Anarcho-environmentalism allegorised

The name Anaarkali in the present context has many meanings - Anaar symbolises the anarchism of the Bhils and kali which means flower bud in Hindi stands for their traditional environmentalism. Anaar in Hindi can also mean the fruit pomegranate which is said to be a panacea for many ills as in the Hindi idiom - "Ek anar sou bimar - One pomegranate for a hundred ill people"! - which describes a situation in which there is only one remedy available for giving to a hundred ill people and so the problem is who to give it to. Thus this name indicates that anarcho-environmentalism is the only cure for the many diseases of modern development! Similarly kali can also imply a budding anarcho-environmentalist movement. Finally according to a legend that is considered to be apocryphal by historians Anarkali was the lover of Prince Salim who was later to become the Mughal emperor Jehangir. Emperor Akbar did not approve of this romance of his son and ordered Anarkali to be bricked in alive into a wall in Lahore in Pakistan but she escaped. Allegorically this means that anarcho-environmentalists can succeed in bringing about the escape of humankind from the self-destructive love of modern development that it is enamoured of at the moment and they will do this by simultaneously supporting women's struggles for their rights.

Tuesday, April 1, 2008

The Biggest Fools on Earth

Today is all fools day and so I thought of writing about the biggest fools on earth - the Bhil adivasis of Jhabua. I was prompted to do so because a venerable old Bhil, Punia Baba, called me up via Shankar's phone from Alirajpur to ask me whether he should fill in a form demanding legalisation of his agricultural land in the reserve forests under the provisions of the new THE SCHEDULED TRIBES AND OTHER TRADITIONAL FOREST DWELLERS (RECOGNITION OF FOREST RIGHTS) ACT, 2006. I told him that according to this new Act he would not only have to fill up the form along with evidence to show that he had been cultivating the forest land for some time but would also have to submit it to the village forest rights committee and ensure that they recommended him for legalisation and forwarded his application to the Sub divisional level.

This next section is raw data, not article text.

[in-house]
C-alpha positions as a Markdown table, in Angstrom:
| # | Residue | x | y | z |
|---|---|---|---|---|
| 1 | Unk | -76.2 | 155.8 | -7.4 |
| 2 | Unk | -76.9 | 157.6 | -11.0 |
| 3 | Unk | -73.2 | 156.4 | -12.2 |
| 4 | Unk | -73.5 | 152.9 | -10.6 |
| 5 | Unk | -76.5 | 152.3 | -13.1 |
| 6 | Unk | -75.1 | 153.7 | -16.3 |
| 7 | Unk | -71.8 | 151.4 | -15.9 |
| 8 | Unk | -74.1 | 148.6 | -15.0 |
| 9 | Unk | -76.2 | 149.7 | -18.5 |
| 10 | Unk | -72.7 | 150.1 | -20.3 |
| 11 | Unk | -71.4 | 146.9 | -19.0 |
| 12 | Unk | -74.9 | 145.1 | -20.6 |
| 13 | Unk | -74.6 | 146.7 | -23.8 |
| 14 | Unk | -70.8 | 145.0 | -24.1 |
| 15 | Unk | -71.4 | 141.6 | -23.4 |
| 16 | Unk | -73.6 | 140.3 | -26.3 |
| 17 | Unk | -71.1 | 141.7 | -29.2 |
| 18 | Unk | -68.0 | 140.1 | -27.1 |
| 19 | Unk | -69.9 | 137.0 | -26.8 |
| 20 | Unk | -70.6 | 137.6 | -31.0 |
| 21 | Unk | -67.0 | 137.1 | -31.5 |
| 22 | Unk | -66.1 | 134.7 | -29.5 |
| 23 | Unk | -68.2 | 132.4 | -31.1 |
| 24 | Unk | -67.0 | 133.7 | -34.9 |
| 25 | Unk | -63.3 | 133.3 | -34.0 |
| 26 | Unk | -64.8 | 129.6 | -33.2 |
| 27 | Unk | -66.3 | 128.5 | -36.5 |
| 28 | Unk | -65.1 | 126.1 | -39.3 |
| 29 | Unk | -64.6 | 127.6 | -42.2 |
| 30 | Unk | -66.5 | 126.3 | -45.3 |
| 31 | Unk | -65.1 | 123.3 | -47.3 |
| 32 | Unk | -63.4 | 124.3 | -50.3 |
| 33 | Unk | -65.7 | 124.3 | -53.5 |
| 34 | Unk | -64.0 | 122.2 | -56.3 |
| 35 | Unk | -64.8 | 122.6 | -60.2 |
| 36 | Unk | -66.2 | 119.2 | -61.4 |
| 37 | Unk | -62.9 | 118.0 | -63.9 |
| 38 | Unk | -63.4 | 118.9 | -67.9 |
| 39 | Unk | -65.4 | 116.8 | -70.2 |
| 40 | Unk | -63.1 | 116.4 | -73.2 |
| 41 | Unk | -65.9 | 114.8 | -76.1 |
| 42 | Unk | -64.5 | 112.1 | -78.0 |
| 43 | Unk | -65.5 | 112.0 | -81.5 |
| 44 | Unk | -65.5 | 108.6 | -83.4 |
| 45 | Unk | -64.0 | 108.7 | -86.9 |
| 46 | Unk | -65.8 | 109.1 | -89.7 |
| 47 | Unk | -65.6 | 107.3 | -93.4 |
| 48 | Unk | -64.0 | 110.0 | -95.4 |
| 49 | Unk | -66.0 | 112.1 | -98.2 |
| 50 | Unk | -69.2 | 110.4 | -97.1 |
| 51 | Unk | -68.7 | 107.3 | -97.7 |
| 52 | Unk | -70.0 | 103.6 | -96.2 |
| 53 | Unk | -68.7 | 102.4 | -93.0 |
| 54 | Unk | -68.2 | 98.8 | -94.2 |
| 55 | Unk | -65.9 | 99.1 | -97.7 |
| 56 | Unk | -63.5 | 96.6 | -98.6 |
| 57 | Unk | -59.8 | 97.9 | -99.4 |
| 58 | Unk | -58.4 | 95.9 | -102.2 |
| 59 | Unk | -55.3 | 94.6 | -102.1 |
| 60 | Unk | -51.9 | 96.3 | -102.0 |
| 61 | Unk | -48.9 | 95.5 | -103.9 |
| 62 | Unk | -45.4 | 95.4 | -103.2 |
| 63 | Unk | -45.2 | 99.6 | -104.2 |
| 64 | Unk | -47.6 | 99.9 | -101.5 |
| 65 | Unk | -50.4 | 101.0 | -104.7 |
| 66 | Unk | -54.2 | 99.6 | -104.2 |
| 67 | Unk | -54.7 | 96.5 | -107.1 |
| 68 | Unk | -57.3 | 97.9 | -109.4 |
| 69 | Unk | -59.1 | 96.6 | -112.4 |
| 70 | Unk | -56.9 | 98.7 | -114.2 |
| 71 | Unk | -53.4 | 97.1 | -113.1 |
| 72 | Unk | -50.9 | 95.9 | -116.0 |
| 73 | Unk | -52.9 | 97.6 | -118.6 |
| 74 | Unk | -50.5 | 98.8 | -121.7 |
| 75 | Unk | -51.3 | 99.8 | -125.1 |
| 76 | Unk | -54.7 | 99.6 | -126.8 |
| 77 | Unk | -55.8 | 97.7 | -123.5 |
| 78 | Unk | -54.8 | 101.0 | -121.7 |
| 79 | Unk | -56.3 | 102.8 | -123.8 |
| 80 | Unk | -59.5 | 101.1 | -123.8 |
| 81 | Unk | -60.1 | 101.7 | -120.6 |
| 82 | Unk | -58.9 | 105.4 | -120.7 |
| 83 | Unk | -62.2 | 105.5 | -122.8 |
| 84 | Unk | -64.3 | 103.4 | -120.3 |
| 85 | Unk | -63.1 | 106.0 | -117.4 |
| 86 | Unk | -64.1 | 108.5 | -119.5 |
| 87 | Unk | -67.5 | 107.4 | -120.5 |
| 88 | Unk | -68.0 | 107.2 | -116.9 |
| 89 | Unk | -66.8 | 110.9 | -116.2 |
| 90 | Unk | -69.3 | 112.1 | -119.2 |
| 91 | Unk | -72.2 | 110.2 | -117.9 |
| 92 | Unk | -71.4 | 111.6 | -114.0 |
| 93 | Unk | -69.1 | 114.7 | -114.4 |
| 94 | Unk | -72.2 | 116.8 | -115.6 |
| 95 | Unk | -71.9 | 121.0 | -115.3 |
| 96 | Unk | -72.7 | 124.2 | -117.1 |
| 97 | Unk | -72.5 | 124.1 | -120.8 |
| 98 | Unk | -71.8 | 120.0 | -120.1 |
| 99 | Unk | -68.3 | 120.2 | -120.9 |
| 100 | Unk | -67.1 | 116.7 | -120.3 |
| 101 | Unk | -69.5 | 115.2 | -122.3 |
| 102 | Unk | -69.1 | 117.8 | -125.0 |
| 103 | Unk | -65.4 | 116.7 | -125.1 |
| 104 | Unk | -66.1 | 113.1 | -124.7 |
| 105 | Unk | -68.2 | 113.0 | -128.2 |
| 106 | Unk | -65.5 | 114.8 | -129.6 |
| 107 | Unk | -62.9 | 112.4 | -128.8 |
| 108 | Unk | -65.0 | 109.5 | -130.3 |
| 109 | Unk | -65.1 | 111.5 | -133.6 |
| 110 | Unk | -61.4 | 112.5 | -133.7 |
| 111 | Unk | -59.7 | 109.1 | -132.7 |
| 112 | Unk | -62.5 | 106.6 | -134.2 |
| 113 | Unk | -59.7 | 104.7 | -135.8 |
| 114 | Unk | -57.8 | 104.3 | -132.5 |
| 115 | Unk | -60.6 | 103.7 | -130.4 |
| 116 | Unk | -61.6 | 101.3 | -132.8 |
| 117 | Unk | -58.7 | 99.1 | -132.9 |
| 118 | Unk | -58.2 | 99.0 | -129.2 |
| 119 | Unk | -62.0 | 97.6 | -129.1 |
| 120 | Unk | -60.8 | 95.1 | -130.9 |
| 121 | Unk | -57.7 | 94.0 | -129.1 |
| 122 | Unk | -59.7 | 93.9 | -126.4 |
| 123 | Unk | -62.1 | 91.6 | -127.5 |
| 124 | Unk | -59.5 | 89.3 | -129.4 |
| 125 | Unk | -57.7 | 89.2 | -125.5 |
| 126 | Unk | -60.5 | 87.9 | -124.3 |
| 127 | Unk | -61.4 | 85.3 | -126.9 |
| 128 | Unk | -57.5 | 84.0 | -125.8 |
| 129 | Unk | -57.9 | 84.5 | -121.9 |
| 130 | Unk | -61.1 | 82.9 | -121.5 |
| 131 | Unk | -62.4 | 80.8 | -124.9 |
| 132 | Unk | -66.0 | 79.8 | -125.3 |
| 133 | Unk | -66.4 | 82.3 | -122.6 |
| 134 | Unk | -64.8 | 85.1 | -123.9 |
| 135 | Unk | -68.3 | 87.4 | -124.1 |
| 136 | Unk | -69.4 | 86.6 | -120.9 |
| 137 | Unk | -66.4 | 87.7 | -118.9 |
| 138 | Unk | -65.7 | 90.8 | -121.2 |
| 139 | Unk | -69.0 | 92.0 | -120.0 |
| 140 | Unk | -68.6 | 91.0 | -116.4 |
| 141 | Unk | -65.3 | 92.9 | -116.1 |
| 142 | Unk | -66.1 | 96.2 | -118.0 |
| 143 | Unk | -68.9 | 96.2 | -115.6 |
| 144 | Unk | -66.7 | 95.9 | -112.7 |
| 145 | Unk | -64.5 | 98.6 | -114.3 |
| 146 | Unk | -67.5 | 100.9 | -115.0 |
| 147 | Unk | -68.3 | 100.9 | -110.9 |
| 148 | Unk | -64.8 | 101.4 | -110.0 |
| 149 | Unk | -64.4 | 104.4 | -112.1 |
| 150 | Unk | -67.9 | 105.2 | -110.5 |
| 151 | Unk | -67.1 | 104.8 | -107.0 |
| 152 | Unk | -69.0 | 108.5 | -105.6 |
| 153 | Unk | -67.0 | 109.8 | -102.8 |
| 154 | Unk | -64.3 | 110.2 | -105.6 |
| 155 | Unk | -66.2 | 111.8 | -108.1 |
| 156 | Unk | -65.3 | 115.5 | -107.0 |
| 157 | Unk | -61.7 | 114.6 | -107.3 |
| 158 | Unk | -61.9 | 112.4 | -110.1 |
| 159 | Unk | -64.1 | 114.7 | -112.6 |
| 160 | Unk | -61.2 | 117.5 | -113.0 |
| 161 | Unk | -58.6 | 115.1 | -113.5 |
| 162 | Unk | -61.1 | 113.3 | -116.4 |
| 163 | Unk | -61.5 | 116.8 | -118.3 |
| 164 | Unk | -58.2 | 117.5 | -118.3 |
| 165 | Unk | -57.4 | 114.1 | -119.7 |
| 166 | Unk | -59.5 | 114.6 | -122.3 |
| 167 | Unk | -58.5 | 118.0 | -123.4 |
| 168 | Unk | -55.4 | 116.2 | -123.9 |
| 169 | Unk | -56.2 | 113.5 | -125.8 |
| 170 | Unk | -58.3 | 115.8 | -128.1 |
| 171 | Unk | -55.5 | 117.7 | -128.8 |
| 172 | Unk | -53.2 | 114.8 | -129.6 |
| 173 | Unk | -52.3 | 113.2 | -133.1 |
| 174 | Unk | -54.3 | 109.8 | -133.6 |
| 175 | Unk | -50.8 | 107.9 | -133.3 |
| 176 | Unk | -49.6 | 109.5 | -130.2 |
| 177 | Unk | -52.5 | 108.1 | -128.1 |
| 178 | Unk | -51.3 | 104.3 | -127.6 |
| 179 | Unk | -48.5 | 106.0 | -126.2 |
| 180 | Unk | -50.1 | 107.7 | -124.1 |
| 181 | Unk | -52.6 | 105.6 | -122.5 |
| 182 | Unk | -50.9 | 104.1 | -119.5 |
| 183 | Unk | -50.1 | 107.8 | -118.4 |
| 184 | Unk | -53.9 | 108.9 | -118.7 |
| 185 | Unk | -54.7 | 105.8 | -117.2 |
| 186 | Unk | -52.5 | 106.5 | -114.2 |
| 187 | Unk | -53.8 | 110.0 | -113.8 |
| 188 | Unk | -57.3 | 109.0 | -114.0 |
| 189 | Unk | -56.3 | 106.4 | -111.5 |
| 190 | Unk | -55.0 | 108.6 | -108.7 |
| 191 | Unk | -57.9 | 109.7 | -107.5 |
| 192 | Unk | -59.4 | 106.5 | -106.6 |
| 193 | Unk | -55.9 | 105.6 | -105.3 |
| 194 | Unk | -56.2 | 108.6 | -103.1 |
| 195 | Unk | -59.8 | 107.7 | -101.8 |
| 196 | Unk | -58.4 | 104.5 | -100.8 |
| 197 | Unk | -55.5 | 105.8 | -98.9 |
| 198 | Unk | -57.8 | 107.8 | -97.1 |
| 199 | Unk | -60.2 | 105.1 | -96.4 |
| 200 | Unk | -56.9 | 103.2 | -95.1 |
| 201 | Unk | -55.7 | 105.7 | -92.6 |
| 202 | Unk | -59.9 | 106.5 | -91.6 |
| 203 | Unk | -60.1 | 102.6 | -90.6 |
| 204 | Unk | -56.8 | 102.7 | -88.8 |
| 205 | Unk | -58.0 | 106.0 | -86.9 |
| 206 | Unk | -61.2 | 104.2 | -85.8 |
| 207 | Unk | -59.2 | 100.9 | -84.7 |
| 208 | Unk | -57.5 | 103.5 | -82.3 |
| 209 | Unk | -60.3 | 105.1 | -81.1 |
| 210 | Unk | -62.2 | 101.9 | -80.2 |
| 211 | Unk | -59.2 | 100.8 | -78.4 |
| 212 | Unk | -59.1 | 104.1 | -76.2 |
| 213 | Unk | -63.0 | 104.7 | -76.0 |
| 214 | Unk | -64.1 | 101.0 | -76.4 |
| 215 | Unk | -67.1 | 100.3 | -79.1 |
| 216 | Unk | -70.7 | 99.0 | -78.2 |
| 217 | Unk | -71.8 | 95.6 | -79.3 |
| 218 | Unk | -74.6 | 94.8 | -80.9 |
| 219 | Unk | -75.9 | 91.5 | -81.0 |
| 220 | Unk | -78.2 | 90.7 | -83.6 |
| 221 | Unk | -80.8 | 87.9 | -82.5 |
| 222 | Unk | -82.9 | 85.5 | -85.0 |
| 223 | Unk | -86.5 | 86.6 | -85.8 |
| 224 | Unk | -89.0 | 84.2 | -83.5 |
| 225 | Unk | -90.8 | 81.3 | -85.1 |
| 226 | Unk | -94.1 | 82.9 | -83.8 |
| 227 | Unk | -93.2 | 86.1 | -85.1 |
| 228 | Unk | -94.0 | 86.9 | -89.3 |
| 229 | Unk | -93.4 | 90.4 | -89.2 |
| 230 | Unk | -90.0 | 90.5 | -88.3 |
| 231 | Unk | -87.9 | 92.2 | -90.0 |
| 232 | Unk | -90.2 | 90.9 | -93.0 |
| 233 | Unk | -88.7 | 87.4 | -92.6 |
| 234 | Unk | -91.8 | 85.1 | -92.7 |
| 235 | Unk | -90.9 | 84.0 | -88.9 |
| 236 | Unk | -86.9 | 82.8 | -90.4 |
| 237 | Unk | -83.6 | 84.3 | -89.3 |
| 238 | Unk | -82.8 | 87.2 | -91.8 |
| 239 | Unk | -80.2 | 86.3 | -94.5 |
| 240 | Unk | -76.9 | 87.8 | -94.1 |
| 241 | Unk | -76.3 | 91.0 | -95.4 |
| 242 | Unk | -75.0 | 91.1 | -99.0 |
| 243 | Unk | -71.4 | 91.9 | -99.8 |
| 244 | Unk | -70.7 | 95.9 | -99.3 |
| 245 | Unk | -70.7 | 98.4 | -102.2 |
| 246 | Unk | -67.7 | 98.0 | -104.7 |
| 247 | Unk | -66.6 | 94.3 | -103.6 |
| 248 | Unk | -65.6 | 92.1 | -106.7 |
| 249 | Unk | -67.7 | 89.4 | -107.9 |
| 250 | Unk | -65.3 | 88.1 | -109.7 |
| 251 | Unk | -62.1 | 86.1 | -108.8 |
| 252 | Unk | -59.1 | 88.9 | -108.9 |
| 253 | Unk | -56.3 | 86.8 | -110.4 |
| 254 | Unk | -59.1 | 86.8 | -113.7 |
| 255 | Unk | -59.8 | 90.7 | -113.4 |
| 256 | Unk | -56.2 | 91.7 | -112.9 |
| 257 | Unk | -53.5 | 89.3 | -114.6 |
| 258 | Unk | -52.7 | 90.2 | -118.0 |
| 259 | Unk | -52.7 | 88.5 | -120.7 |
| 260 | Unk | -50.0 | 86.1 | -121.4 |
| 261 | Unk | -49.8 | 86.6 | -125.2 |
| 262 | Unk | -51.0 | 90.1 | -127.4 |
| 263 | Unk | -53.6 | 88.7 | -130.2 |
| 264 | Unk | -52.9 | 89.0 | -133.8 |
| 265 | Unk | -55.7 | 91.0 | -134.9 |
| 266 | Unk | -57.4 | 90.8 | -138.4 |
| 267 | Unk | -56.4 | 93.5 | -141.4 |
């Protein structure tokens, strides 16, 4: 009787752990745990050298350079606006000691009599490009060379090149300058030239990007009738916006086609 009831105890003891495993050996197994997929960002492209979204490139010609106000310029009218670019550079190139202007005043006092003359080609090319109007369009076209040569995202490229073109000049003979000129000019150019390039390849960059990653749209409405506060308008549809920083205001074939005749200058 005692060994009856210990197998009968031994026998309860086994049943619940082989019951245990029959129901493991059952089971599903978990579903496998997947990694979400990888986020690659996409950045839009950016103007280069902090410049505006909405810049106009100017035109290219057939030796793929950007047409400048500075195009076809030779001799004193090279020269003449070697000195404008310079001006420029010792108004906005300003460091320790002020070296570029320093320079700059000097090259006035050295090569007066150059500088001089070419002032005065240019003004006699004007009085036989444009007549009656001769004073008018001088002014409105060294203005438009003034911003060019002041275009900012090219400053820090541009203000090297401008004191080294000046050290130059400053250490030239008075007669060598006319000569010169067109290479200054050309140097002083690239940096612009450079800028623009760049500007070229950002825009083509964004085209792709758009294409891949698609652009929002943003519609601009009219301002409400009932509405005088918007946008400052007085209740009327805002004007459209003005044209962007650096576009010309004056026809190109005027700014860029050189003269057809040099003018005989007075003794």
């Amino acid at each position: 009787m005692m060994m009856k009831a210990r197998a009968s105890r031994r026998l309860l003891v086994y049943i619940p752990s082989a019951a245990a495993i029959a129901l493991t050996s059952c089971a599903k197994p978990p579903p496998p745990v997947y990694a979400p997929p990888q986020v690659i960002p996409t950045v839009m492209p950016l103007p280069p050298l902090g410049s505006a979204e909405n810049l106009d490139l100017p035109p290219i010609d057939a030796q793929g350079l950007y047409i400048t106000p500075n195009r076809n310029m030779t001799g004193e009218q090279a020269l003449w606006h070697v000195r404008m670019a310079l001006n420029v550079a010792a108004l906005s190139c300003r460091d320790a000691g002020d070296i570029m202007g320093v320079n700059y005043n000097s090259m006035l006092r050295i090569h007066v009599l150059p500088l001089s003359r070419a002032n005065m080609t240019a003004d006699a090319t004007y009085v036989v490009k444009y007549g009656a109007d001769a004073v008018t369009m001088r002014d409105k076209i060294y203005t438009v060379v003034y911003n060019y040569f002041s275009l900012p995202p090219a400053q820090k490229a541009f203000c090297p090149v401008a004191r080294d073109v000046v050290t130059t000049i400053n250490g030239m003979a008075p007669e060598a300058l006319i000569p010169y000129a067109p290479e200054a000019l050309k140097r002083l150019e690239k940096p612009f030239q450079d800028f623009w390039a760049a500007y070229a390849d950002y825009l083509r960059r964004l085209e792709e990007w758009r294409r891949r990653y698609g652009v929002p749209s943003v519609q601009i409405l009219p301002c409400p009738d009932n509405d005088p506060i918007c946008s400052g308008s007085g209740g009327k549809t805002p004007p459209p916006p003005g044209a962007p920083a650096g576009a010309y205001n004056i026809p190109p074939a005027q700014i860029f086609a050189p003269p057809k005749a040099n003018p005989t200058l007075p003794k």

However, this conversation set me thinking about the the helpless condition of the Bhils. Punia once served a sentence of ten years for having murdered an exploitative forest contractor in the days immediately after independence when the forests in and around his village were being logged indiscriminately by the forest department. He has been cultivating the land cleared then for more than fifty years now. He used to bribe forest guards to do so earlier but once the Khedut Mazdoor Chetna Sangath became active in the 1980s he stopped giving bribes and is in a way de facto owner of the land as are many other Bhils of Alirajpur.
Now ever since the new Act has been passed and the government has expressed its desire to regularise the landholdings of people like Punia on forest land a whole set of middlemen have cropped up who are promising to help the Bhils get their land rights for a fee which according to Shankar has gone upto around Rs 5000. These middlemen say they have direct contact with the forest department staff and so will ensure that everything goes through without a hitch.
The Khedut Mazdoor Chetna Sangath on the other hand is saying that the proper procedure has to be followed under which applications will have to be submitted to the village forest rights committee with supporting evidence and there after the whole process has to be followed up. Now this is something that the common Bhils are refusing to understand and they feel that it will be safer to go through the middlemen who have contacts with the forest department staff! Even a veteran like Punia doubted the veracity of what Shankar was saying and so had him call me up so that he could hear from me(the voice of God!)that indeed the procedure for claiming rights was a tortuous one that could not be short circuited by bribing.
Most Bhils even today have little expertise in negotiating the modern governmental system and since the lower level bureaucracy is more interested in making a fast buck than in delivering welfare the Bhils invariably get cheated. So even an Act purportedly enacted for their benefit will in reality not achieve its purpose. Their abhorrence for the intricacies of modern living means that the Bhils remain the biggest fools on earth and are easy prey for the depredations of modernism.

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